Gay men have, on average, a greater number of older brothers compared with their heterosexual counterparts.
The pattern, referred to as the fraternal birth order effect, isn’t new to scientists, but researchers from Canada’s Brock University, the University of Toronto and from Harvard Medical School now believe they have a biological explanation.
According to the study, published in the journal PNAS Monday, maternal antibodies in the womb may play a role in the process.
Researchers believe that when a woman gets pregnant with her first boy, a protein linked to the male Y chromosome (which is only produced in males) enters her bloodstream.
Her body then creates antibodies, because it recognizes the protein as a foreign substance.
With every male baby the woman has, the build-up of antibodies increases. At high concentrations, it’s possible that the antibodies enter the brain of the second male fetus.
"That may alter the functions in the brain, changing the direction of how the male fetus may later develop their sense of attraction," study author Anthony Bogaert of Canada’s Brock University, told CNN.
To test this, the scientists collected blood samples from 142 pregnant women and tested them for antibodies to the brain protein known as NLGN4Y (also only produced in males).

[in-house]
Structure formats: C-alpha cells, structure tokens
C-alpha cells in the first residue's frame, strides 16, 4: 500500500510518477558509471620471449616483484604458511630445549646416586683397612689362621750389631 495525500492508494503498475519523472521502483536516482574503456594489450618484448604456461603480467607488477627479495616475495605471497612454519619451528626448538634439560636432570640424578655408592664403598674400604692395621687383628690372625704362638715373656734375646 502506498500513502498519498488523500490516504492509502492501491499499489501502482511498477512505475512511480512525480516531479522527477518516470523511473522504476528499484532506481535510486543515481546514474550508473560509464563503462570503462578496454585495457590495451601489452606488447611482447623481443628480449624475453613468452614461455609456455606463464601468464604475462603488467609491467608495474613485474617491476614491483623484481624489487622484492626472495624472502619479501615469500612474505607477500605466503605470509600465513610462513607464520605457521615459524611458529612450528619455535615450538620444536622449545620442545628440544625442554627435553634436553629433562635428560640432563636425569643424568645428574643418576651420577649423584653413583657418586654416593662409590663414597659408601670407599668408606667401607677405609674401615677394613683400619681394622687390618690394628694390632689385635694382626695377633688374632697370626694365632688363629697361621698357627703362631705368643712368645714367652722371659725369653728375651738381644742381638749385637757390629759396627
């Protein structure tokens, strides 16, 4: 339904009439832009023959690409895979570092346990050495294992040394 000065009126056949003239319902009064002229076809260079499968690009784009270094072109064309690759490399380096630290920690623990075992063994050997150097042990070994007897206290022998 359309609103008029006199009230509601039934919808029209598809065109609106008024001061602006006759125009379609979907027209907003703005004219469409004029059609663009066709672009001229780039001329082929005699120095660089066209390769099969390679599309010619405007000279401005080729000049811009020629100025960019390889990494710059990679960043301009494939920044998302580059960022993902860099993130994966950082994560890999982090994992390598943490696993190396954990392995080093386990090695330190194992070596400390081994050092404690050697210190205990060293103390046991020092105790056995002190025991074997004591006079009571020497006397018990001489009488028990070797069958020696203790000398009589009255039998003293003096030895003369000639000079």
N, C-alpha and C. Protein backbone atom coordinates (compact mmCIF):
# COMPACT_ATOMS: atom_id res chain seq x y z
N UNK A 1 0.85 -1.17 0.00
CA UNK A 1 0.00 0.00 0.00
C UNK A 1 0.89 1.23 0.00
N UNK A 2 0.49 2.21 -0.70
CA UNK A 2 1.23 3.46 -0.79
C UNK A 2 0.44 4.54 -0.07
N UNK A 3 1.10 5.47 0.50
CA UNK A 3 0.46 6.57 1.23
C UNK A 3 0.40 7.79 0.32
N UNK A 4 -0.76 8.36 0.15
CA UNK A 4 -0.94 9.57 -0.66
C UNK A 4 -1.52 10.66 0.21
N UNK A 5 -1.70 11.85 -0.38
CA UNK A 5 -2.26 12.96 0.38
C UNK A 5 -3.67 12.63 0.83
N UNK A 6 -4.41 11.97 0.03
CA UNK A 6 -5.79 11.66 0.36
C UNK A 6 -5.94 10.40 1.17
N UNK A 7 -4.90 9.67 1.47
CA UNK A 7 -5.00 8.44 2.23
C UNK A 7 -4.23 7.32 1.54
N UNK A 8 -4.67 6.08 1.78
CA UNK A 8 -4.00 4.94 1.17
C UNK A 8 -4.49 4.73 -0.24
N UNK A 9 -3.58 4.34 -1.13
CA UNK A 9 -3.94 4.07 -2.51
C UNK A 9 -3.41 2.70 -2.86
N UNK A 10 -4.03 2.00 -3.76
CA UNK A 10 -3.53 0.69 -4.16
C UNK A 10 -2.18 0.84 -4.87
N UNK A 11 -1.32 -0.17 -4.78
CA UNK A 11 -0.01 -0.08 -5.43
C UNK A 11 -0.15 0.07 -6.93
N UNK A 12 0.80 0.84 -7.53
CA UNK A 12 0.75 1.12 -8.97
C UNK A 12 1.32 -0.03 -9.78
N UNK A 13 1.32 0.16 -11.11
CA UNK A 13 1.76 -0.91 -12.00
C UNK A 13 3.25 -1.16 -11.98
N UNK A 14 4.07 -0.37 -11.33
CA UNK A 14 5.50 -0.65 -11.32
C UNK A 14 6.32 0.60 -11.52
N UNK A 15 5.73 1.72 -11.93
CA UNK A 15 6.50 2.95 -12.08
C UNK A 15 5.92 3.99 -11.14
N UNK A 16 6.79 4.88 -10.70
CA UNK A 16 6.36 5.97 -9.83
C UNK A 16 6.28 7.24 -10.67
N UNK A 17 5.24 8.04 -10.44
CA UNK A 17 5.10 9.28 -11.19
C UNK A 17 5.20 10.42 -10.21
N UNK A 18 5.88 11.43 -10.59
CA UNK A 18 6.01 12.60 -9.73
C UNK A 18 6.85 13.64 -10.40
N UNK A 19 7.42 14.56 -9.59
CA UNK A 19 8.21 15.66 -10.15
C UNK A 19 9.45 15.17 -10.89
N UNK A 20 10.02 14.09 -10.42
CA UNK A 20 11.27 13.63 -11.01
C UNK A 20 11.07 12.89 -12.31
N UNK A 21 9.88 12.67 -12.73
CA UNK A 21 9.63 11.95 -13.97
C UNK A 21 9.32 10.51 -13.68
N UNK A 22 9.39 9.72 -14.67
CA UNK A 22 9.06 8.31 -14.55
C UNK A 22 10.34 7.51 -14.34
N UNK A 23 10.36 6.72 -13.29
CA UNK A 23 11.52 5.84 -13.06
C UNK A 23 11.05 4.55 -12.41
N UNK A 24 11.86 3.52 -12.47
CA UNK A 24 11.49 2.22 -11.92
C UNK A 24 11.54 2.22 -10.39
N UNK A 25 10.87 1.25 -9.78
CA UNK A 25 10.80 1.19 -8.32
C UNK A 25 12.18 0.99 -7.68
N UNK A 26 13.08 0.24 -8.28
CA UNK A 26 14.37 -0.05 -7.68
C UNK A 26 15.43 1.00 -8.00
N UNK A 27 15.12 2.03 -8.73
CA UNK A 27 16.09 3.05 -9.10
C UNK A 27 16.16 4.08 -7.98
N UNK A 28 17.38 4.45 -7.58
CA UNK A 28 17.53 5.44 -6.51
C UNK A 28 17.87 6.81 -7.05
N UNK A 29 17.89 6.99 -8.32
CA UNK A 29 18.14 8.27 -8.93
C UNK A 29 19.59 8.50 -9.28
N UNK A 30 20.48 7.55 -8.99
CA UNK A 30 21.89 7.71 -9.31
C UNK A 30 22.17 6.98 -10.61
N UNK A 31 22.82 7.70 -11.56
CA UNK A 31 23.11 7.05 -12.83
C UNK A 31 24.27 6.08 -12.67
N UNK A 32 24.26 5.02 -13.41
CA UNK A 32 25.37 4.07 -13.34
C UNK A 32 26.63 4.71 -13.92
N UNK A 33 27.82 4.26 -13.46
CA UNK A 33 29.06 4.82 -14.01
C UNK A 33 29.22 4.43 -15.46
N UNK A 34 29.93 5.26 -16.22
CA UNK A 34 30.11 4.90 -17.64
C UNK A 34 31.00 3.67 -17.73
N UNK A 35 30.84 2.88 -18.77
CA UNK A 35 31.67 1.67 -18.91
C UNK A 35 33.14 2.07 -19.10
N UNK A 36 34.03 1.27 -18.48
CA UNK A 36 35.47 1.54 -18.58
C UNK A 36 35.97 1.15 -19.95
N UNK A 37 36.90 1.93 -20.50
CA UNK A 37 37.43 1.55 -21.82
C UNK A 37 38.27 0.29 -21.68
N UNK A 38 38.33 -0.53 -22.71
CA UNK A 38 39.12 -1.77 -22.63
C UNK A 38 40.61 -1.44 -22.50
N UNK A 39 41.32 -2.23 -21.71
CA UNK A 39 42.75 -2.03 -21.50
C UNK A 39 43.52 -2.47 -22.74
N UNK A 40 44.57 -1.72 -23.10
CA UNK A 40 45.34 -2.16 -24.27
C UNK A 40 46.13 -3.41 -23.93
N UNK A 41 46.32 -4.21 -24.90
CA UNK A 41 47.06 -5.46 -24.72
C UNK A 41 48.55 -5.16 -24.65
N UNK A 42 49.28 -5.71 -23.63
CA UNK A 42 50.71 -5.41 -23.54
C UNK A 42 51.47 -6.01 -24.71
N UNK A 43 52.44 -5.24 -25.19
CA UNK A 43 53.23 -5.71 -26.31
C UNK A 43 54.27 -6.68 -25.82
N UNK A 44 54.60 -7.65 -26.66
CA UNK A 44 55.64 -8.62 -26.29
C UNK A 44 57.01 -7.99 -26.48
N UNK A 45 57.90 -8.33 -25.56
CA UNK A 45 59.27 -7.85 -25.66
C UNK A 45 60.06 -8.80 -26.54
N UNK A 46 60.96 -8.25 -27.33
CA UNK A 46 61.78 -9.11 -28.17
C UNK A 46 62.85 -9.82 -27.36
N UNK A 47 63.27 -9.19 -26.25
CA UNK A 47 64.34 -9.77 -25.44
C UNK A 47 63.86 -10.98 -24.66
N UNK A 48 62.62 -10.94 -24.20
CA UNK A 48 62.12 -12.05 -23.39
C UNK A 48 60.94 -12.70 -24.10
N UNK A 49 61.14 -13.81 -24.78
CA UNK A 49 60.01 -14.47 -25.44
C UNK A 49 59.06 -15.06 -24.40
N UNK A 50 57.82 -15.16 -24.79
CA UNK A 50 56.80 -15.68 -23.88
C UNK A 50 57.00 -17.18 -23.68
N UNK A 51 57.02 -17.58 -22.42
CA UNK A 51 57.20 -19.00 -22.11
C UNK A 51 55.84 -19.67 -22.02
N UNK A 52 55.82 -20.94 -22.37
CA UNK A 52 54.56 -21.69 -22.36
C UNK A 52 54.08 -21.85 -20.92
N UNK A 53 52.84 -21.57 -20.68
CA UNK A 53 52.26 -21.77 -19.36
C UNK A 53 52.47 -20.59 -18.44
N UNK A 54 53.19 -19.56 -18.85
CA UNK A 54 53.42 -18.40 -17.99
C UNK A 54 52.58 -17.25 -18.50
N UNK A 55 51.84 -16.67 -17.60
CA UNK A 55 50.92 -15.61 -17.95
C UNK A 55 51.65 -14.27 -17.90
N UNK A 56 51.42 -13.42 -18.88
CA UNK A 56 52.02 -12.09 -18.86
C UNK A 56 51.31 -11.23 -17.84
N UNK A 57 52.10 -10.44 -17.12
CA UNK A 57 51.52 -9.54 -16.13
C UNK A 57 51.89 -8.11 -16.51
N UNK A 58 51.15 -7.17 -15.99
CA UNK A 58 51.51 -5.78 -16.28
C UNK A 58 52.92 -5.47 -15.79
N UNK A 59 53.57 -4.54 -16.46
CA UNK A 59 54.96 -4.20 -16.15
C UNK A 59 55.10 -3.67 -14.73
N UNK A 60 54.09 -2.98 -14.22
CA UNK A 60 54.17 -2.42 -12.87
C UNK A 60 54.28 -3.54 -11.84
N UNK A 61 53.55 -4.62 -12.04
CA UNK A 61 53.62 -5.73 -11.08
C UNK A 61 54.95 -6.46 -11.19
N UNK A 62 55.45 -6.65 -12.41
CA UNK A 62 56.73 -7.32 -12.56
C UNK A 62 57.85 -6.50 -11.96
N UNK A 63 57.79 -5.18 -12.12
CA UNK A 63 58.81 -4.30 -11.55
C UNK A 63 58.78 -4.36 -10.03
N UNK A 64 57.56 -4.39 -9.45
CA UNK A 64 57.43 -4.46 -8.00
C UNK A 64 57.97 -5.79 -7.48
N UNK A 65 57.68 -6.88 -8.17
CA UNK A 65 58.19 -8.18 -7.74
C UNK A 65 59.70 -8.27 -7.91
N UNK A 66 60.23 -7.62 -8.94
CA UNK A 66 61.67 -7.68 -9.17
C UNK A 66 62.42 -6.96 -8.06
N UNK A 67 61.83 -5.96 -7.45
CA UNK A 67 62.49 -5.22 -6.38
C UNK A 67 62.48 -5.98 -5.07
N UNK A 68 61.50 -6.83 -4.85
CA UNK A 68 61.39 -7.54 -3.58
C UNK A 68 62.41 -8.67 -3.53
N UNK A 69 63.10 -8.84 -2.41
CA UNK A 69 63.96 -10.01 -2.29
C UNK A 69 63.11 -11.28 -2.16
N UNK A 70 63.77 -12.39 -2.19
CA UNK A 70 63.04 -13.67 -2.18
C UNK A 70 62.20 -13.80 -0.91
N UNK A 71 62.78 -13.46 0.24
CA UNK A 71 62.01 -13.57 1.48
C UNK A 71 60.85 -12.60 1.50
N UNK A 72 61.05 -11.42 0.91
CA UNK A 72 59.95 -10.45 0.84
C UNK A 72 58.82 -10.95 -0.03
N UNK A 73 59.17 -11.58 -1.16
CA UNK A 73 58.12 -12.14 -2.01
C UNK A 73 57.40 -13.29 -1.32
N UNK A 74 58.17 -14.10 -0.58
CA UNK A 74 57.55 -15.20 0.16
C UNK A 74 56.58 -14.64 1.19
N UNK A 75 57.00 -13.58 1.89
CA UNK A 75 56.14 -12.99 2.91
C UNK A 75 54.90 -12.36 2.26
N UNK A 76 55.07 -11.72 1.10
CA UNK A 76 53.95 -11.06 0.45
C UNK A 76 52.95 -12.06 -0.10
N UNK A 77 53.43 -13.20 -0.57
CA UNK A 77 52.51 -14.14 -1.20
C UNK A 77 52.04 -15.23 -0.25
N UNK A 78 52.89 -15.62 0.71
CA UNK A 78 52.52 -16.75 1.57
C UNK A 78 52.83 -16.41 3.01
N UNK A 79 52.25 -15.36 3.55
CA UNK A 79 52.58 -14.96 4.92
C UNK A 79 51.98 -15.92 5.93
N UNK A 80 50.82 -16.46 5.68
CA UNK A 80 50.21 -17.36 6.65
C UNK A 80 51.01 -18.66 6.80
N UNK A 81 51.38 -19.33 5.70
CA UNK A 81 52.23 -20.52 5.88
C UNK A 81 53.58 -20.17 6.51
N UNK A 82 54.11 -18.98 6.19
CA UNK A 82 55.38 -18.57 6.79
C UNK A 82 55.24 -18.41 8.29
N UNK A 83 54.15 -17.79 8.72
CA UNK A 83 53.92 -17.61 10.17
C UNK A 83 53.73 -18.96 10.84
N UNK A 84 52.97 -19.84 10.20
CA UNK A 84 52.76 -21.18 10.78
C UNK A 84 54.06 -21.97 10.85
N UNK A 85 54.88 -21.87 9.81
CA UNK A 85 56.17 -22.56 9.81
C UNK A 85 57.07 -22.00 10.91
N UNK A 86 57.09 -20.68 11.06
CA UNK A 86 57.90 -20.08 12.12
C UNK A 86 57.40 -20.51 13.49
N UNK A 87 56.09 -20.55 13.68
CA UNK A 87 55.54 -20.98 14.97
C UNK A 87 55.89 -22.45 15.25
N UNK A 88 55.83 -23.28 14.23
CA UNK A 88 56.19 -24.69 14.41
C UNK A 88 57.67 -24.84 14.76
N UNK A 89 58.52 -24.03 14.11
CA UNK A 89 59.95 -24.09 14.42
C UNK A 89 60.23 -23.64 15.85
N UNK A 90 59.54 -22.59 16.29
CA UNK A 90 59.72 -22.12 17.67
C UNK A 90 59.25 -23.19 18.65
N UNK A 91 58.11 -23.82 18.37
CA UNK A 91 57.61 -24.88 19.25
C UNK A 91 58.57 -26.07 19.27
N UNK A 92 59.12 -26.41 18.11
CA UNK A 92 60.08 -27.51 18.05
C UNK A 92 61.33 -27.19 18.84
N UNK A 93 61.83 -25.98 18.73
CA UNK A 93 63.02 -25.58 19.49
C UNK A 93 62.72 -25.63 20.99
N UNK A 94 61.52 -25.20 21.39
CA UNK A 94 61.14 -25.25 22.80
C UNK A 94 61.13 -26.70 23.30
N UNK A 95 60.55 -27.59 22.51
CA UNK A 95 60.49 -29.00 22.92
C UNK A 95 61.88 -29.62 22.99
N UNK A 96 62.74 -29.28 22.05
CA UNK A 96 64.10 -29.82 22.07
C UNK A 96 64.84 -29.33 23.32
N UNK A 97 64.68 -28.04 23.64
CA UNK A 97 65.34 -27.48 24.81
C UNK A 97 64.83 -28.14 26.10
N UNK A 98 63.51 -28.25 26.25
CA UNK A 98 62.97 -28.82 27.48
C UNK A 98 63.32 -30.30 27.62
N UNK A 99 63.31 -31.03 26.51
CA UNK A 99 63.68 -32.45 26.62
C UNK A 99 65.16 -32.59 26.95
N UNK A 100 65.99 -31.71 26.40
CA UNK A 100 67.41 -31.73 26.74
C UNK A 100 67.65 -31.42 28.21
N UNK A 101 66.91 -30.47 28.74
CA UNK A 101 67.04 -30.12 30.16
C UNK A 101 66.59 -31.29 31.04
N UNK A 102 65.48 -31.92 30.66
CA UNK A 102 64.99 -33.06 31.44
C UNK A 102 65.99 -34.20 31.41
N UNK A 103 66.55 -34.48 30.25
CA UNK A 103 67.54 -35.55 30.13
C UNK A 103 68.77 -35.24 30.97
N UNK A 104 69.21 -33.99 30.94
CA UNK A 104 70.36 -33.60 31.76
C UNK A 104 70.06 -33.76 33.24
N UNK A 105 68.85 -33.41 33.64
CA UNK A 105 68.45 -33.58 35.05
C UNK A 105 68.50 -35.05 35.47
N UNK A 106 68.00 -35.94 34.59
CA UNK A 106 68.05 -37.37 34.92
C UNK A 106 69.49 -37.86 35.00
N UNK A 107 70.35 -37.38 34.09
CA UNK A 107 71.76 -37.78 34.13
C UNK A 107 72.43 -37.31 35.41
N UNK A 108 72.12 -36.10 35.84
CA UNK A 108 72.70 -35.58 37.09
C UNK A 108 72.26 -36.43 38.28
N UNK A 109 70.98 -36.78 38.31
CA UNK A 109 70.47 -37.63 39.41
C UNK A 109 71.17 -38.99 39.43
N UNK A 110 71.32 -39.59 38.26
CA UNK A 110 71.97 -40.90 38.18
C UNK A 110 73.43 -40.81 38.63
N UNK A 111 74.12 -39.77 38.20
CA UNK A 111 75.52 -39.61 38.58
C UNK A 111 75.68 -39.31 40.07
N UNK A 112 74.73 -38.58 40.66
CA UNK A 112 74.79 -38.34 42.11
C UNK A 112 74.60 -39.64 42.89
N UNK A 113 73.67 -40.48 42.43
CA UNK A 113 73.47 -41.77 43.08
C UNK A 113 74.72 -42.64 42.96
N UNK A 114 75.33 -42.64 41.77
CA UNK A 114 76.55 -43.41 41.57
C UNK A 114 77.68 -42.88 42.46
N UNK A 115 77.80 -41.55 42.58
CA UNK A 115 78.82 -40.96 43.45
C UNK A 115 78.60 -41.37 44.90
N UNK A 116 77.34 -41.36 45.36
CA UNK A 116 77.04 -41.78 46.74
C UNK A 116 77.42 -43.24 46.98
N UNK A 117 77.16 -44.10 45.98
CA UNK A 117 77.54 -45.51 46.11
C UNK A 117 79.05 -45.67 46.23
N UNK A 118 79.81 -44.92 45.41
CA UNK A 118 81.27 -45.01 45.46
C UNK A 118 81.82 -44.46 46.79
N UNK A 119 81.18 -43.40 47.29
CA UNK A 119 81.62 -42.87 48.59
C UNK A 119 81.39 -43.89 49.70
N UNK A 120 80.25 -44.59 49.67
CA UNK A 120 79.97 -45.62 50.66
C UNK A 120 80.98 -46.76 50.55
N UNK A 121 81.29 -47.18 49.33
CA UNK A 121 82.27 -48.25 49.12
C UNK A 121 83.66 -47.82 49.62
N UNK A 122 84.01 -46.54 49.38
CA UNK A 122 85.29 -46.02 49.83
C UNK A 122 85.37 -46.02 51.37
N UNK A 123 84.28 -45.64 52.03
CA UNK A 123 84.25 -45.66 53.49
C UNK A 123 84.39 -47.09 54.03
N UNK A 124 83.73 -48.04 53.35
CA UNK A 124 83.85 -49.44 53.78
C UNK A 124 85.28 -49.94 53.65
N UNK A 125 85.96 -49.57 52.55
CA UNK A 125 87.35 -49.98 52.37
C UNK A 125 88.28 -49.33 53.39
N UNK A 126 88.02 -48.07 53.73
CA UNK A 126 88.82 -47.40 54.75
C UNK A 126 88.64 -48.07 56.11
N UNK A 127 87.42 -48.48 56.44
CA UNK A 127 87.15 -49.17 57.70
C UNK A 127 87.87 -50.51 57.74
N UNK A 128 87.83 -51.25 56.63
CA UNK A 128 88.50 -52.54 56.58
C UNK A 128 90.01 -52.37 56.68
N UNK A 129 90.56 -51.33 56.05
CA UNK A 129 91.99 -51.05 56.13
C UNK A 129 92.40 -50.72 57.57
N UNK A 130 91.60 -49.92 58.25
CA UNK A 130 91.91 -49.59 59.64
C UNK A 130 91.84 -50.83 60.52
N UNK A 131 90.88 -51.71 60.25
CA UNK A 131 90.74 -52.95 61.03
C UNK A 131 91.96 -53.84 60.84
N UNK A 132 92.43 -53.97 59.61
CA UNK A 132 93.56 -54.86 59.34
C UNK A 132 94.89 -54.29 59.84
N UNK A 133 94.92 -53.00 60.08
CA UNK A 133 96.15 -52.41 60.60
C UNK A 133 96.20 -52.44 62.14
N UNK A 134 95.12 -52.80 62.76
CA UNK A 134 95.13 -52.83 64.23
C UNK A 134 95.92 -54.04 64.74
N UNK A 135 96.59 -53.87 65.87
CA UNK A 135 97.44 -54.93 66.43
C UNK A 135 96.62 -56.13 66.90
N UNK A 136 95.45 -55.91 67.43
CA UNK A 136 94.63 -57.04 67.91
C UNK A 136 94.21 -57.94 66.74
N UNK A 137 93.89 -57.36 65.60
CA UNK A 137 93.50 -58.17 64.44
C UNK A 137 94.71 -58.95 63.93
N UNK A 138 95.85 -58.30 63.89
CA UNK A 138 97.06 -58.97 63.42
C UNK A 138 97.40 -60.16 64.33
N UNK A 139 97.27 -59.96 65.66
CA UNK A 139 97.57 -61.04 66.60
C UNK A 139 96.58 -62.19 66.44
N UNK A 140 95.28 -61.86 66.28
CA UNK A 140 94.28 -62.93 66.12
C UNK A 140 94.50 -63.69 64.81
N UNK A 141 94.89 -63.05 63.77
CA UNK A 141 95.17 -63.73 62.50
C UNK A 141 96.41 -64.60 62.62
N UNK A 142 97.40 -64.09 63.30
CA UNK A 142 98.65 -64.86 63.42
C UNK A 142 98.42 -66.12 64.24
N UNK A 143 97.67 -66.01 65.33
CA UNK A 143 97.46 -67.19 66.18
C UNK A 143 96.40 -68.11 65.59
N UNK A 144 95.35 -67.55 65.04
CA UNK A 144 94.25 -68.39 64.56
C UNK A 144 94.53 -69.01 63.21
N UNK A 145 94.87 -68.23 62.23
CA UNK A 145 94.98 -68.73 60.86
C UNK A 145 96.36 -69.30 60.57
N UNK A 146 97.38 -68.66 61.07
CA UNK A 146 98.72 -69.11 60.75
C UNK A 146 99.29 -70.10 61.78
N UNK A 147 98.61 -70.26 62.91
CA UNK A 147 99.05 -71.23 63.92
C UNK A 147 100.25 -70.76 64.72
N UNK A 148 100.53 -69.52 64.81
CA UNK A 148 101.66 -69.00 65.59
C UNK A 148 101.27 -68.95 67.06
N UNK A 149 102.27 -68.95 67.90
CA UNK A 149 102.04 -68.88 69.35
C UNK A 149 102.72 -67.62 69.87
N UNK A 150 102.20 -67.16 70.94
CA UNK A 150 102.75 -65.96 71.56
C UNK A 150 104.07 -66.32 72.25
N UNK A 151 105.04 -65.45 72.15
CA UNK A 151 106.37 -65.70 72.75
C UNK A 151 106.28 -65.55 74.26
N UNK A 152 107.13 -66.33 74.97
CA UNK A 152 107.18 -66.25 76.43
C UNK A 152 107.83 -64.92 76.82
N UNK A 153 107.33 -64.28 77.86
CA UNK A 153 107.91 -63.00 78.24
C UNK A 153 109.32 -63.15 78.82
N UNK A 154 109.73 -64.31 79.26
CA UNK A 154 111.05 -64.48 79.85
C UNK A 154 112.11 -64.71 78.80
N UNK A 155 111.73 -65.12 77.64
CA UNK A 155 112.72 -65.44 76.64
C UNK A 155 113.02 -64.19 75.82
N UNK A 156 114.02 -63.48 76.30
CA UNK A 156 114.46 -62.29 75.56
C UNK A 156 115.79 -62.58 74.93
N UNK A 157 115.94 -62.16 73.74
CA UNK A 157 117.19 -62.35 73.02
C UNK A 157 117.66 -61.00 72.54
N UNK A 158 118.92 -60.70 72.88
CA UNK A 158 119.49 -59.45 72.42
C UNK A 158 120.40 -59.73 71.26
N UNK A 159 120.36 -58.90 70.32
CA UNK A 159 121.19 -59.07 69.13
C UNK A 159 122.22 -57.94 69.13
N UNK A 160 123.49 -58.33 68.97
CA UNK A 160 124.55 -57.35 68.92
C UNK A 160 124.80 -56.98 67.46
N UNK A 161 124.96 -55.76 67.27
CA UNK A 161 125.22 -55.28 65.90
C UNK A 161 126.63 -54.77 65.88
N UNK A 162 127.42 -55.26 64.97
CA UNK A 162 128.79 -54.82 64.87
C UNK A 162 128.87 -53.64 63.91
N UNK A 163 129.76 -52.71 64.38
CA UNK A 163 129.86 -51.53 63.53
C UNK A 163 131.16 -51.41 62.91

Here’s what they found:
Mothers of homosexual sons with older male siblings had the most increased concentrations of antibodies against the protein.
Mothers of homosexual sons with no older male siblings had the second-most increased levels of antibodies against the protein.
Mothers of heterosexual sons had lower levels of the antibodies.
Mothers without sons had the lowest level of the antibodies.
Bogaert and his team have been exploring the subject for more than 20 years and have found the pattern exists across cultures.
In a research project 10 years ago, his team of psychologists and immunologists tested antibody reactivity to two male-only proteins in 16 women without sons, 72 mothers with heterosexual sons, 31 mothers with gay sons and no older brothers, 23 mothers of gay sons with older brothers, and a control group of 12 men.
That research showed the immune response to the proteins and found that mothers of gay sons, especially those with older brothers, had significantly higher concentrations of the antibody than the other women.
But psychologists warned that the effects were modest and even if a male child has multiple male siblings, the likelihood of that child being gay is still small.
"The implications of this study, especially if and when it is replicated by an independent team, are profound," Bogaert said in a university news release. "Along with more deeply understanding the exact origin of the older brother effect, it helps solidify the idea that, at least in men, there's a strong biological basis to sexual orientation” and “adds to the growing scientific consensus that homosexuality is not a choice, but rather an innate predisposition.”
But, he added, though the research is getting closer to finding a mechanism, “I wouldn’t say we’ve solved the fraternal birth order effect puzzle.”